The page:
If you're looking for work, a cover letter, resume and interviews are often not enough to land the job. Employers no longer just want information about candidates; they want to experience candidates. This shift reflects society's move from the Information Age to the Experience Age. Hiring practices have evolved, with HR leaders adopting social media, technology platforms and software applications with experience-driven interfaces that highlight human interaction. Employers are increasingly using technology in their hiring practices to experience job seekers in different ways than they have done historically.
How does the Experience Age impact today’s job search?
hiring trends in the experience age
According to Gartner, 89% of organizations have shifted to virtual recruiting since the initial COVID-19 outbreak and working remotely is fast becoming the norm. These shifts in the market are likely not going to fully reverse, which means remote hiring practices are here to stay.
The rise of virtual recruitment – even before the pandemic hit – has made it possible, in some cases, to conduct an entire job search using only a phone, as some employers have adopted mobile-based recruiting and application solutions. In addition to mobile job applications, such a hiring process might include text message interviews, which some organizations are embracing to eliminate bias (gender, age, ethnicity). Another possibility is completing an interview or assessment via chatbot, which can be used to filter out candidates during early hiring steps.
While social media has been used during the hiring process for some time, without the option to meet with candidates in person, it offers hiring stakeholders the opportunity to get to learn more about candidates. Recruiters and hiring stakeholders are active on social media channels like LinkedIn, Facebook, Twitter and Instagram, which enables them to identify candidates based on their posts about their experiences, passions and opinions.
Assessment tools have been used in hiring practices for decades to identify skills and temperament – and there is an ever-increasing selection of online tools to make the hiring process more effective. Now more than ever, it is important to keep this process as streamlined as possible while it is being conducted remotely. According a LinkedIn article on assessment tools, conventional interviews have a limited ability to assess skills. Assessment tools can evaluate personality, aptitude and hard skills and offer the opportunity for candidates who don’t interview well or have less experience or education to shine.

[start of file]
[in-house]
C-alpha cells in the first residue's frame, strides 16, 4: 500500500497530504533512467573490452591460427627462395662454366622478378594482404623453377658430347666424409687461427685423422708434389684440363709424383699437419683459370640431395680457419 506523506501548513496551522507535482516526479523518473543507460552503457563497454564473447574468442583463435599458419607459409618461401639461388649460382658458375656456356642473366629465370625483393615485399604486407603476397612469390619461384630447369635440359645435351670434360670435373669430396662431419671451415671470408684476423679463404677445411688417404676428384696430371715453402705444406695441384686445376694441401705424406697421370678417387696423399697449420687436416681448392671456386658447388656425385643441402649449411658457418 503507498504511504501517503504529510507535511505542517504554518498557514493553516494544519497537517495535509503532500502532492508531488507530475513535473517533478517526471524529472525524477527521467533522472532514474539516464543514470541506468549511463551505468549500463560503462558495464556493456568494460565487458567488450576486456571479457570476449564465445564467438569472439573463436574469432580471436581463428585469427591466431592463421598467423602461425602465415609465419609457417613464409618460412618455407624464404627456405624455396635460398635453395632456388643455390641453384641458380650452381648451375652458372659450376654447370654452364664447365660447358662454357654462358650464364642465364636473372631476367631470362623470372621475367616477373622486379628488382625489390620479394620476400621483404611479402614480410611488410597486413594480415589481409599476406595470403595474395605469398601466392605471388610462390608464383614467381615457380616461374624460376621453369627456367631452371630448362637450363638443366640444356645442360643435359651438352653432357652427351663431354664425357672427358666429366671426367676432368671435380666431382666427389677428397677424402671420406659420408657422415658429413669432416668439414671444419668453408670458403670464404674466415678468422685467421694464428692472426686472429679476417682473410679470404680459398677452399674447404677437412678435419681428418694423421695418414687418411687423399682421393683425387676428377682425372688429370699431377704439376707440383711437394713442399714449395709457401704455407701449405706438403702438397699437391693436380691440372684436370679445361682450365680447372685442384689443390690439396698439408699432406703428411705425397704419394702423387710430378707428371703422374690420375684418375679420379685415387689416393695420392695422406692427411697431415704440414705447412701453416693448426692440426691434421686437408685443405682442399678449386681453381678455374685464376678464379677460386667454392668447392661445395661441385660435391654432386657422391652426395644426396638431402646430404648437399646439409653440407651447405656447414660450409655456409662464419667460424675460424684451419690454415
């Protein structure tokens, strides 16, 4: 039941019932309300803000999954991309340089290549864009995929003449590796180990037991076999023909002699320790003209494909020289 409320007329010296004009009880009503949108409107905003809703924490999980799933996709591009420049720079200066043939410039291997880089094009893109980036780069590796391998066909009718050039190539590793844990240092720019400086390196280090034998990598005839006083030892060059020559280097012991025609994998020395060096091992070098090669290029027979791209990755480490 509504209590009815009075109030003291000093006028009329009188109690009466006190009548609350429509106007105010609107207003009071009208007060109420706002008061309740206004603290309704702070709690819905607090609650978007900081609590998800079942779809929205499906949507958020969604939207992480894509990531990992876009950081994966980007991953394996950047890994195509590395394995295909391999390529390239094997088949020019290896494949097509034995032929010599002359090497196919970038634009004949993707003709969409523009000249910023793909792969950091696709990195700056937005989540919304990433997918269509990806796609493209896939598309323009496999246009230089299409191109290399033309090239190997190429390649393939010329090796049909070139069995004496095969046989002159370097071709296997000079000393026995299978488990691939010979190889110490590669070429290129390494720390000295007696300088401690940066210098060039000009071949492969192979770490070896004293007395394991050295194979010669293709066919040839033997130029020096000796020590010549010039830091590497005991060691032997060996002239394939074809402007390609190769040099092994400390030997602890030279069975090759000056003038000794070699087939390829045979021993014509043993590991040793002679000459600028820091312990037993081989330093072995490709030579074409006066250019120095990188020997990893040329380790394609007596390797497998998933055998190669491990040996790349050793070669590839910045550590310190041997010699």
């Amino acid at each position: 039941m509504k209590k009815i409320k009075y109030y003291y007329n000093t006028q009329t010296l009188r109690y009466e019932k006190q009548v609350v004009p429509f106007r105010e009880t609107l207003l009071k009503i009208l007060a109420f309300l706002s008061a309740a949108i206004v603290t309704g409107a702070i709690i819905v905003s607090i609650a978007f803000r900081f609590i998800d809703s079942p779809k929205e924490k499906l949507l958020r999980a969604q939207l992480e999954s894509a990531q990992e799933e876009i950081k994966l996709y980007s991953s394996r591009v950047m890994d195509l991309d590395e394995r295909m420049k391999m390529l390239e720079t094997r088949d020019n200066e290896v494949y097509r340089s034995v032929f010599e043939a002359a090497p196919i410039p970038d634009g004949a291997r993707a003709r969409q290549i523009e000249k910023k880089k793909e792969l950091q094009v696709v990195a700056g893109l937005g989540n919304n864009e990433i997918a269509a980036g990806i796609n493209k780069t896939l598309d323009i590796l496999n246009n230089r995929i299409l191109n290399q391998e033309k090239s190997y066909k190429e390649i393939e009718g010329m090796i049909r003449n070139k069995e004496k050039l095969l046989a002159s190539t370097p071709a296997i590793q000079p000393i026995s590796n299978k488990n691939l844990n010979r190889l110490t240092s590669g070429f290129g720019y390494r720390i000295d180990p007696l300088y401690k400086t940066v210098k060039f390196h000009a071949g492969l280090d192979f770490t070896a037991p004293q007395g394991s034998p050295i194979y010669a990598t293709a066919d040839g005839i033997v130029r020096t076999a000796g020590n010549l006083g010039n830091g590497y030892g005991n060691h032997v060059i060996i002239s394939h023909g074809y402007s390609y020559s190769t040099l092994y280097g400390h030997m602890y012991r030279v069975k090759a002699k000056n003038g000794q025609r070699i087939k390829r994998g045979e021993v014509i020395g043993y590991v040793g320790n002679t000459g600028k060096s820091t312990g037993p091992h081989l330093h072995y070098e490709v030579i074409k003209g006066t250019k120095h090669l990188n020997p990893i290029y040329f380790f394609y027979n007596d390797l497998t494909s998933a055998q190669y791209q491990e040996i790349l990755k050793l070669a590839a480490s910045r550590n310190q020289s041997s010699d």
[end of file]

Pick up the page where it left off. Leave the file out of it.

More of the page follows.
Artificial intelligence (AI) is enveloping hiring and automating it in a variety of ways, often up front, to screen and shortlist candidates. Predictive analytics is an AI method used to analyze current and historical facts from data sources such as resumes, social media and assessments to make predictions about how candidates will perform. Sentiment analysis is another form of AI that uses natural language processing and text analysis to extract information about job seekers. Simply put, these forms of AI can gauge the opinions and experiences of job seekers and help determine whether they might be a fit for the company and open role.
job auditions are standard practice
Beyond technology adoption by HR stakeholders, as a career coach, another trend I’ve noticed is an increase in job seekers participating in new experiential hiring practice that require completion of a project. These projects serve as an audition for the job because interviews alone don’t always predict job performance. These tryouts enable employers to evaluate a candidate’s long-term potential, assess their traits, experience their enthusiasm and passion, and see the candidate’s skills being put into action. These are great opportunities for job seekers to highlight their talent and abilities and make connections with hiring stakeholders.
A job audition could come in the form of a case study, a 30-60-90-day plan, a presentation and Q&A session with a panel, a role play captured on video or a day on the job. The latter might even involve being paid to work on a project at a company for a day, or even weeks. Automattic is one example of a company that has been holding auditions for years. These consist of paid part-time work designed to fit into a candidate’s schedule and typically have a duration of 2-8 weeks. Automattics’s CEO, Matt Mullenweg, has found that all individuals involved in the audition process – including the candidate and current employees – gain a better sense of whether they want to work together moving forward. Even when candidates don’t receive an offer after an audition, they obtain feedback and experience throughout the process that can help them improve their skills. In many cases, auditions are valuable opportunities for job seekers.
tips for job seekers
As one on the front line of today’s job search, here are six tips to help candidates land a job during the Experience Age:
conduct a passive job search